DA/SA systems require, by definition, that you use the two trigger pulls together. If the shooting starts, most of the rounds will probably be fired SA, but the first and most important one will be fired DA.
Once you're comfortable with the gun, if you're having any problem with the double action shots hitting, dedicate a substantial range session to a drill of fire, decock, fire, decock, etc. This will help habituate your trigger finger to the longer, heavier first shot pull that starts with the trigger more forward. Soon your hand and trigger will figure out that they are manipulating two guns: a double action SIG, and a single action SIG...and will be able to pull each type of trigger set effectively upon demand.
Be sure to habituate yourself to decock any time you change position or otherwise have a "lull in the action."
I've personally found that the transition from double action first shot to single action followups is facilitated by getting the finger deep enough onto the trigger that it's contacting it on the first joint (distal joint), not the pad or the tip. This gives the hand more leverage.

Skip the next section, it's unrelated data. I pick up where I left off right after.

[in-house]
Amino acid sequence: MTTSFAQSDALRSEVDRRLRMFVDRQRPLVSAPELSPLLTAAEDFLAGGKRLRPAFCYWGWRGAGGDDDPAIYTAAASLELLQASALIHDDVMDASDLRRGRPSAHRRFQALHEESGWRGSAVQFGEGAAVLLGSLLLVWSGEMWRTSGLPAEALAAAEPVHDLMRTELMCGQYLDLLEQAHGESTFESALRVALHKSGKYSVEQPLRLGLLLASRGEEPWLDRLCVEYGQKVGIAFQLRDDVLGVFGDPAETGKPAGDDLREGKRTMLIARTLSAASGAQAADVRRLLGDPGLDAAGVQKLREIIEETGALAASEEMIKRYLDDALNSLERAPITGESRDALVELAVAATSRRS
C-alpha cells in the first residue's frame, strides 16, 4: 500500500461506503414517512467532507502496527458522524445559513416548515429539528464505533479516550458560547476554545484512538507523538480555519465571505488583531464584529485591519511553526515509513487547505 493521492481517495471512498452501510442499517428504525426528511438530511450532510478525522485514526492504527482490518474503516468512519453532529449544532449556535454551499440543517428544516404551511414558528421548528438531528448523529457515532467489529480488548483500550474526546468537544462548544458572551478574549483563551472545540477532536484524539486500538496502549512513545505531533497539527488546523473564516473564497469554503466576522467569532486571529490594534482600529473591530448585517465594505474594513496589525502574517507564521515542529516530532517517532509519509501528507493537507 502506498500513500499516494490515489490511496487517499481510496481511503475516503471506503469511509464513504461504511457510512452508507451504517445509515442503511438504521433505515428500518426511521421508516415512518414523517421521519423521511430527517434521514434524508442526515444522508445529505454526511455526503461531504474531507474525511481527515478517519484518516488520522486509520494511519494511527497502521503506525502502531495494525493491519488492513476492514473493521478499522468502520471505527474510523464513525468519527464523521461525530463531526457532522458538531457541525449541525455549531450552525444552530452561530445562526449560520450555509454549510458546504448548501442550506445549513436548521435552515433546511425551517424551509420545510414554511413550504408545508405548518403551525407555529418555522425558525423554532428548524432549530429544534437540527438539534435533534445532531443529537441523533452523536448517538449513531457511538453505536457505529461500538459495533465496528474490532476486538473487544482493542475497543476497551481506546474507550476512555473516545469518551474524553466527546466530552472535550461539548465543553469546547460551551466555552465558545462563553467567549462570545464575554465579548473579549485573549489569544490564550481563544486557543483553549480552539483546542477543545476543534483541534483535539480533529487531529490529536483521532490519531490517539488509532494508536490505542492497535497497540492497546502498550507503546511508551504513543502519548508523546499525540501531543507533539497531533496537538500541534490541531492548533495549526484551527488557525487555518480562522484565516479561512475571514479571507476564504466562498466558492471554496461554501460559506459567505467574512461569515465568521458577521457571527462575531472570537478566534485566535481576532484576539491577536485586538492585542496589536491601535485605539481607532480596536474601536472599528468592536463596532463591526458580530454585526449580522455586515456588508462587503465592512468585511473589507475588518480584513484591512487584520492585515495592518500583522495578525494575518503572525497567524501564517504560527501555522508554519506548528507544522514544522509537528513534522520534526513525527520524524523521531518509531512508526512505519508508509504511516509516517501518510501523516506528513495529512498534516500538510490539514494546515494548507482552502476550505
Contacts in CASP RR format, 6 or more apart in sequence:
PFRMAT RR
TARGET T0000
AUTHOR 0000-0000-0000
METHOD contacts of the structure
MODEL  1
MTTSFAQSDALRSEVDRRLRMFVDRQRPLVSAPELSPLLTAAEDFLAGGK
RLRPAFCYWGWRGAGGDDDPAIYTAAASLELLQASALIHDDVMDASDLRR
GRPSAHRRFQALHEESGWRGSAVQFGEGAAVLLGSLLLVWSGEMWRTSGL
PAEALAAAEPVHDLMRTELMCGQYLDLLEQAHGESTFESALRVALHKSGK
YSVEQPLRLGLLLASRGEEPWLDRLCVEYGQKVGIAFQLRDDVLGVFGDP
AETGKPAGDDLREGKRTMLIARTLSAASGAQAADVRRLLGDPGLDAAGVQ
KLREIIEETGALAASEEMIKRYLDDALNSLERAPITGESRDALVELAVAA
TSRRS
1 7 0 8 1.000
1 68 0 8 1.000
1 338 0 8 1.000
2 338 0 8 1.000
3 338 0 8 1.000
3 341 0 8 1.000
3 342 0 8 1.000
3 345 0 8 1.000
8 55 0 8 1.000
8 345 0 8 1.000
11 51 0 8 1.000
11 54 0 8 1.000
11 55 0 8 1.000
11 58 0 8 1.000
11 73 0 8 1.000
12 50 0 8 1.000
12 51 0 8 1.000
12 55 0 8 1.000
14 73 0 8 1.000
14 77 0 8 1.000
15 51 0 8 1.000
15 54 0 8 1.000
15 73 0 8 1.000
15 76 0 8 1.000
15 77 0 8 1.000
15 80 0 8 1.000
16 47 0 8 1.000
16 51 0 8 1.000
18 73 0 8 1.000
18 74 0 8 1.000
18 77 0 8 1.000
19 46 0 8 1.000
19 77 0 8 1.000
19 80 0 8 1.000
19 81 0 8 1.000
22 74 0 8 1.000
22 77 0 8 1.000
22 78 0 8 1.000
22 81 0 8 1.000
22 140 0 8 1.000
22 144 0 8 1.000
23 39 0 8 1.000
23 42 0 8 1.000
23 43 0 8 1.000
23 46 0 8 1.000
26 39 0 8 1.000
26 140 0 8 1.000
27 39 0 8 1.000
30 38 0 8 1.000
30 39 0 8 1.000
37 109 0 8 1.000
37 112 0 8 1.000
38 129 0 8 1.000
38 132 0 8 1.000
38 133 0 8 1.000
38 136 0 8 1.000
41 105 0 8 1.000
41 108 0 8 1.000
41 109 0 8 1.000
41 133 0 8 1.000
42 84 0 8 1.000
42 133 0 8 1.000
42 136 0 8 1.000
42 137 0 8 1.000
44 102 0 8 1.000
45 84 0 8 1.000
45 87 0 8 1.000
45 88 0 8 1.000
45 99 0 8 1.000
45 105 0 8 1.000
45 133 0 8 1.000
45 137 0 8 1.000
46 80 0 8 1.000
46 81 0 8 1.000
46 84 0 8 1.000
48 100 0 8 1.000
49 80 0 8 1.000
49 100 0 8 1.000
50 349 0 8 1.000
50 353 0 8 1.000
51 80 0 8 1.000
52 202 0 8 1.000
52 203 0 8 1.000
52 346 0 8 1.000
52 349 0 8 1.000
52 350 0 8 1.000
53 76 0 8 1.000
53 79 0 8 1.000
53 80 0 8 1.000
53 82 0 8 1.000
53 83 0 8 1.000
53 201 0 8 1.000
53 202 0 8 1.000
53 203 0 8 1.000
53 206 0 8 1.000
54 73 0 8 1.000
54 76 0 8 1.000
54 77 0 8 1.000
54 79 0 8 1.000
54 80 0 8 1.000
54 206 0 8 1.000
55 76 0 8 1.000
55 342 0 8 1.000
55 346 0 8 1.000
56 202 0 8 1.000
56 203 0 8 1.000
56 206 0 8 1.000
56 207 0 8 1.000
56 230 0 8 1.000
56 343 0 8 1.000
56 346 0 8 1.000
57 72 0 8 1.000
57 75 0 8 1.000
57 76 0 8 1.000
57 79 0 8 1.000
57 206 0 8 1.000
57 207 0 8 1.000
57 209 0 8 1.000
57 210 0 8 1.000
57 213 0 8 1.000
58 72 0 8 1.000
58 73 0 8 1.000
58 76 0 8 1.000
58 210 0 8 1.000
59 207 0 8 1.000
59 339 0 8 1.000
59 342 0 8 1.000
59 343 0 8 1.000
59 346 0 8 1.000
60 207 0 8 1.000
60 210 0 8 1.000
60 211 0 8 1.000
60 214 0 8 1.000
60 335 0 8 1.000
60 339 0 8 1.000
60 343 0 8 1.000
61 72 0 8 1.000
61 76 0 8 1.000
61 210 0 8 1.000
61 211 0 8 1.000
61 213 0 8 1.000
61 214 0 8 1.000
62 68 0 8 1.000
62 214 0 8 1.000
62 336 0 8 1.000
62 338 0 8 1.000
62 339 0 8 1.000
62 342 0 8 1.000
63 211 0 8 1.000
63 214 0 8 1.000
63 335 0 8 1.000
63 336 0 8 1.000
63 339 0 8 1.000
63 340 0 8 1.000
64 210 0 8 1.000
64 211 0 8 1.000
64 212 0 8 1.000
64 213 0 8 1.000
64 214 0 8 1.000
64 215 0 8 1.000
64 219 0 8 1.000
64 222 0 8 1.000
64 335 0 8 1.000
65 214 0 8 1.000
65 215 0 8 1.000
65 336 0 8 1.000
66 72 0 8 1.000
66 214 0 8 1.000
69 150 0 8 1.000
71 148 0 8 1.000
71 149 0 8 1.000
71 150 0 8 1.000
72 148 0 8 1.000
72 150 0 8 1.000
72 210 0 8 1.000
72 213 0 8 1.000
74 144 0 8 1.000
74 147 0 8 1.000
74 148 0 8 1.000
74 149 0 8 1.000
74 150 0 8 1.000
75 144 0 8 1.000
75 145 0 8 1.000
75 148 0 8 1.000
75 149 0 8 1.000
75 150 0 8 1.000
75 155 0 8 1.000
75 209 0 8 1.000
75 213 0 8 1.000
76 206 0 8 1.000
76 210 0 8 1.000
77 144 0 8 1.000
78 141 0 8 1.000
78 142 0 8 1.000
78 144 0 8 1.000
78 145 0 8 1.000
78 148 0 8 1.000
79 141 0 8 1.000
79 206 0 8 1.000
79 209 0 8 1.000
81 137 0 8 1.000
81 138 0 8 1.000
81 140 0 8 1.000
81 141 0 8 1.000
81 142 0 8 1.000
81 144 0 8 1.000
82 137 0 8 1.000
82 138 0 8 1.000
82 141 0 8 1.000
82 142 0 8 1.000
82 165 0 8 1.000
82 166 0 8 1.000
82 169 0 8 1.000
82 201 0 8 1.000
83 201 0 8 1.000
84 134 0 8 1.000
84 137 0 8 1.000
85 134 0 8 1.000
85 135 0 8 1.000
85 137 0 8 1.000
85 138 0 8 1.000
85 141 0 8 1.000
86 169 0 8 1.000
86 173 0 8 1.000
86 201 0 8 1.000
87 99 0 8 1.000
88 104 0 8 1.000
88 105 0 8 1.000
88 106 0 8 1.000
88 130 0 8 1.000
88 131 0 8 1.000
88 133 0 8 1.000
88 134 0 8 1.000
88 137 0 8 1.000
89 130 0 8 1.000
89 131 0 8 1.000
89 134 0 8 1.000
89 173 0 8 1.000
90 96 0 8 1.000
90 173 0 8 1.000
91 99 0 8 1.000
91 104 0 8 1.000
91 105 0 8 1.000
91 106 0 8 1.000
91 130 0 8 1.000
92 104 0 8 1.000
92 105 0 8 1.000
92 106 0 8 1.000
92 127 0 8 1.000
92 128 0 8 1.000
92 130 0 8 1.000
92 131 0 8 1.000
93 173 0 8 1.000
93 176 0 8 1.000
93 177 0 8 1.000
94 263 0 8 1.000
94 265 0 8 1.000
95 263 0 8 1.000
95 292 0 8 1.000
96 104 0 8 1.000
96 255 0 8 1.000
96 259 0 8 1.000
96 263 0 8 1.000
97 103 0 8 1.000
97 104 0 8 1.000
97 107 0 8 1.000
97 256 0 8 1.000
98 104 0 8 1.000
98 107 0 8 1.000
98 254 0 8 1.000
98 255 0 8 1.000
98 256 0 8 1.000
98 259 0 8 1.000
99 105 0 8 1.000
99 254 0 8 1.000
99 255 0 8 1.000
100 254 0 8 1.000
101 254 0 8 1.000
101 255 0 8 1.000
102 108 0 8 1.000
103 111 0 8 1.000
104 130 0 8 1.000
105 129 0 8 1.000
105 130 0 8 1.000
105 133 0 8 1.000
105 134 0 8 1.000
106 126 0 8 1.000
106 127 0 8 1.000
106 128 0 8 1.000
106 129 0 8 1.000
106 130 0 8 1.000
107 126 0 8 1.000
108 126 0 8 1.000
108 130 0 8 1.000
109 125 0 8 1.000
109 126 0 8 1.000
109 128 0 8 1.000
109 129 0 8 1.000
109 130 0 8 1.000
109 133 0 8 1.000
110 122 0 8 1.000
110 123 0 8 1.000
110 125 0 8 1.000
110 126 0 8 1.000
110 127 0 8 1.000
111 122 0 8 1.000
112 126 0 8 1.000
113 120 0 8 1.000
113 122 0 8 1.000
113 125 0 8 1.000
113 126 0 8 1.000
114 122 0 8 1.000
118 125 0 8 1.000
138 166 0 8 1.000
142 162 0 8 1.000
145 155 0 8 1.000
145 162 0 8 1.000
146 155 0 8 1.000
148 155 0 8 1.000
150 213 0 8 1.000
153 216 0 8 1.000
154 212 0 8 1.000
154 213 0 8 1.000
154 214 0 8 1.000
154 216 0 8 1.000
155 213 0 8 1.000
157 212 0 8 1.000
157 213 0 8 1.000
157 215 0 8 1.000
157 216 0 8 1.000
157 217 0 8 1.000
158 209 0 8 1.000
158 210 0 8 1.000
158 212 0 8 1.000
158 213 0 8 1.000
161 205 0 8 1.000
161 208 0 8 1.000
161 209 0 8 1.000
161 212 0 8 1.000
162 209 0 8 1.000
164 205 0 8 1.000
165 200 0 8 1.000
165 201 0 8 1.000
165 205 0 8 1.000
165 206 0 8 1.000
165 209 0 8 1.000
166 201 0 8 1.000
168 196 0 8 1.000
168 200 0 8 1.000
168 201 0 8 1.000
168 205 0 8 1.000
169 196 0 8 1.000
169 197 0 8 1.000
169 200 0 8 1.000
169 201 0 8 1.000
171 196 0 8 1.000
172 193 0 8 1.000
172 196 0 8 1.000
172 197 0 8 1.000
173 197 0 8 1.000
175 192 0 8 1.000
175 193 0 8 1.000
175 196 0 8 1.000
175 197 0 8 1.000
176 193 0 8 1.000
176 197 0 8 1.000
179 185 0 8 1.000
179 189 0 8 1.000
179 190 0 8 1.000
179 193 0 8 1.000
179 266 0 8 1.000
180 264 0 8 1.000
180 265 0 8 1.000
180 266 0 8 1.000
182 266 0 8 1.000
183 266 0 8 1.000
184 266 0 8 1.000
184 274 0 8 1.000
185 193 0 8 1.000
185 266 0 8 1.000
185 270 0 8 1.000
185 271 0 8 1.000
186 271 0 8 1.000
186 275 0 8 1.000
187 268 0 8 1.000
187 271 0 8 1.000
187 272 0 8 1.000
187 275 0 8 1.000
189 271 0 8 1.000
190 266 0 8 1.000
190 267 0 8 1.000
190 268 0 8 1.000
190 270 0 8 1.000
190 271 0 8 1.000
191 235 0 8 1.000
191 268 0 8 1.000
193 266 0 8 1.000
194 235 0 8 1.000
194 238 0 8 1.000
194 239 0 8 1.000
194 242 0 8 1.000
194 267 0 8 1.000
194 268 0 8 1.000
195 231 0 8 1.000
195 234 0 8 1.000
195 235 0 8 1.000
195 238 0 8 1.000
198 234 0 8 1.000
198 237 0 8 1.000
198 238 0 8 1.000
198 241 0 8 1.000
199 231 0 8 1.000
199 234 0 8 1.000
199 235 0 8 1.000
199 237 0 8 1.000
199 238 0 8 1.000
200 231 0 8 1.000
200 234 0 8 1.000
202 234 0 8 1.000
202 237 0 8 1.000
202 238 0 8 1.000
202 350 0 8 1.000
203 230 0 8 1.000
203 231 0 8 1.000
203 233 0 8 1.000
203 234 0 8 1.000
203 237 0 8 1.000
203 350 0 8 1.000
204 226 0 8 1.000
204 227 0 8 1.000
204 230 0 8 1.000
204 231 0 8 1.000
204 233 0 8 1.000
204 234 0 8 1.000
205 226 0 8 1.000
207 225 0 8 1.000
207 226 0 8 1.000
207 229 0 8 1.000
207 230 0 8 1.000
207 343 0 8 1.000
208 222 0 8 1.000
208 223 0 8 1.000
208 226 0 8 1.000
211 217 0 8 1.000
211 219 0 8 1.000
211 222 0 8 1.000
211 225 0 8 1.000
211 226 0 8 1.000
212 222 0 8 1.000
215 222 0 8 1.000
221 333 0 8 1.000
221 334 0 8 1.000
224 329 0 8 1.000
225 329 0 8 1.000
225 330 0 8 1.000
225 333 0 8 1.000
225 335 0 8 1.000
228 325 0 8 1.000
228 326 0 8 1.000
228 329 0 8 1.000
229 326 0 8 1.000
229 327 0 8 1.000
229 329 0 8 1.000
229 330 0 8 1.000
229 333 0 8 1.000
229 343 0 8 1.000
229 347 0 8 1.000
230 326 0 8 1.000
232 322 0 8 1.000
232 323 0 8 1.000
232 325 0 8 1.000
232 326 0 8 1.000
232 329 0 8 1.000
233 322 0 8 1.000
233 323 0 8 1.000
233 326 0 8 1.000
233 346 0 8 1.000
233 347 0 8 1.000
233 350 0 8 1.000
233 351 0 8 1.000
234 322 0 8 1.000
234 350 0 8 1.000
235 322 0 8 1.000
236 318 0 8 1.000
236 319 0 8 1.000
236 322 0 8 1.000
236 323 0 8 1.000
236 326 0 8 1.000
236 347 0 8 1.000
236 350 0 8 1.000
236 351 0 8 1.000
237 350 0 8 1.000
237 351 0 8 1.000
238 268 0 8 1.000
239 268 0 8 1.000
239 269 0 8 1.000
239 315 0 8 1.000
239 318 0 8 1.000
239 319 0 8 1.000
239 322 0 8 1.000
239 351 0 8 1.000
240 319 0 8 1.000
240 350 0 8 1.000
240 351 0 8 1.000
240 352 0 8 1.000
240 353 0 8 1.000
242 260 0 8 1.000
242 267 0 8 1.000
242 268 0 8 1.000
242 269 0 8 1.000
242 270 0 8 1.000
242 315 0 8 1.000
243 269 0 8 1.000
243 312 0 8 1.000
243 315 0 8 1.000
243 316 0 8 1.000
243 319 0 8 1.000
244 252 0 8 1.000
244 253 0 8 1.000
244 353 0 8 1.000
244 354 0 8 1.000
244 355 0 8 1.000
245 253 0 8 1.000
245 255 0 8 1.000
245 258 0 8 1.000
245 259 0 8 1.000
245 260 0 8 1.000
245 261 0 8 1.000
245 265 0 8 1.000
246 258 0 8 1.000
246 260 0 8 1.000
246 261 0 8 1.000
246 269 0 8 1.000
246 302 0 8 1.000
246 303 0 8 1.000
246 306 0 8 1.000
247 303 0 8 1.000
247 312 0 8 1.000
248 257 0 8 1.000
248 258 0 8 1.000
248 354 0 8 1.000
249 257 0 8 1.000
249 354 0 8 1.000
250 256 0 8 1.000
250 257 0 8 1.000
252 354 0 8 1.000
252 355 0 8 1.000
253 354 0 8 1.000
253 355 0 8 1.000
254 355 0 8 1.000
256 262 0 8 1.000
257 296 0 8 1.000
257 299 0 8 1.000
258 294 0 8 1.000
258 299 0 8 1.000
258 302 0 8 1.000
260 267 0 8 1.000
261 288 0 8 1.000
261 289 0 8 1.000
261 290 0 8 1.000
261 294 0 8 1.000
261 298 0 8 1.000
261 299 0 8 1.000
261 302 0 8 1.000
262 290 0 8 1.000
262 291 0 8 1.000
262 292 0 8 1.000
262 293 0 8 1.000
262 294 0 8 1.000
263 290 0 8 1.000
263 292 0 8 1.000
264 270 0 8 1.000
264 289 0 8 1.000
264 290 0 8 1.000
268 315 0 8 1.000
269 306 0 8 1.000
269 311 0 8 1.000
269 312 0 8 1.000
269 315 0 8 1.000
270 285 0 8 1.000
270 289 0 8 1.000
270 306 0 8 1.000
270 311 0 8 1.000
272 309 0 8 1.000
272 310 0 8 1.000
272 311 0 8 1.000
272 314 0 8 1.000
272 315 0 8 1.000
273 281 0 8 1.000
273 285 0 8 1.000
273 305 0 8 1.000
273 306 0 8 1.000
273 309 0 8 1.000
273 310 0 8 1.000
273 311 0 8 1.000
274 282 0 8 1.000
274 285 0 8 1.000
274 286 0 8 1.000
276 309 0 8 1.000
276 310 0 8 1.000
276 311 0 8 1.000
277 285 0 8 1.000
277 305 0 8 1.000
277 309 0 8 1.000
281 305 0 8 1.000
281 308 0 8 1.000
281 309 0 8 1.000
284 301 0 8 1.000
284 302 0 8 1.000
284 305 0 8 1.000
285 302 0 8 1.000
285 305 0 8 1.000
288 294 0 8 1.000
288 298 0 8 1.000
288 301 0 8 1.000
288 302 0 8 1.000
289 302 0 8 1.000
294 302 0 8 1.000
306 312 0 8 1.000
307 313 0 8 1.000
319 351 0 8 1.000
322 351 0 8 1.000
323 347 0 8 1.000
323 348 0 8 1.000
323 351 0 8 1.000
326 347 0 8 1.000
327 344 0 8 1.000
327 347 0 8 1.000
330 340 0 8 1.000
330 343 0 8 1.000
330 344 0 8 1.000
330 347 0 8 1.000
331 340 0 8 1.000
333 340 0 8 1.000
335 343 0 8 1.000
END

Don't worry about the longer re-set. Split the difference between trigger slap (finger comes off the trigger every shot, whacks it on the next) and riding the link or sear (finger tries to let the trigger come forward just enough to re-set, not famous for working well under extreme stress), and go with the middle ground of "trigger weld": maintain finger to trigger contact while sustaining continuous fire, but let the trigger come forward until it stops moving before beginning the next pull.
This is true of any DA/SA pistol, not just the SIG.
You've chosen a fine gun. Use it in good health. The very fact that you asked about this tells me you're committed to using it well, and that is A Good Thing. :-)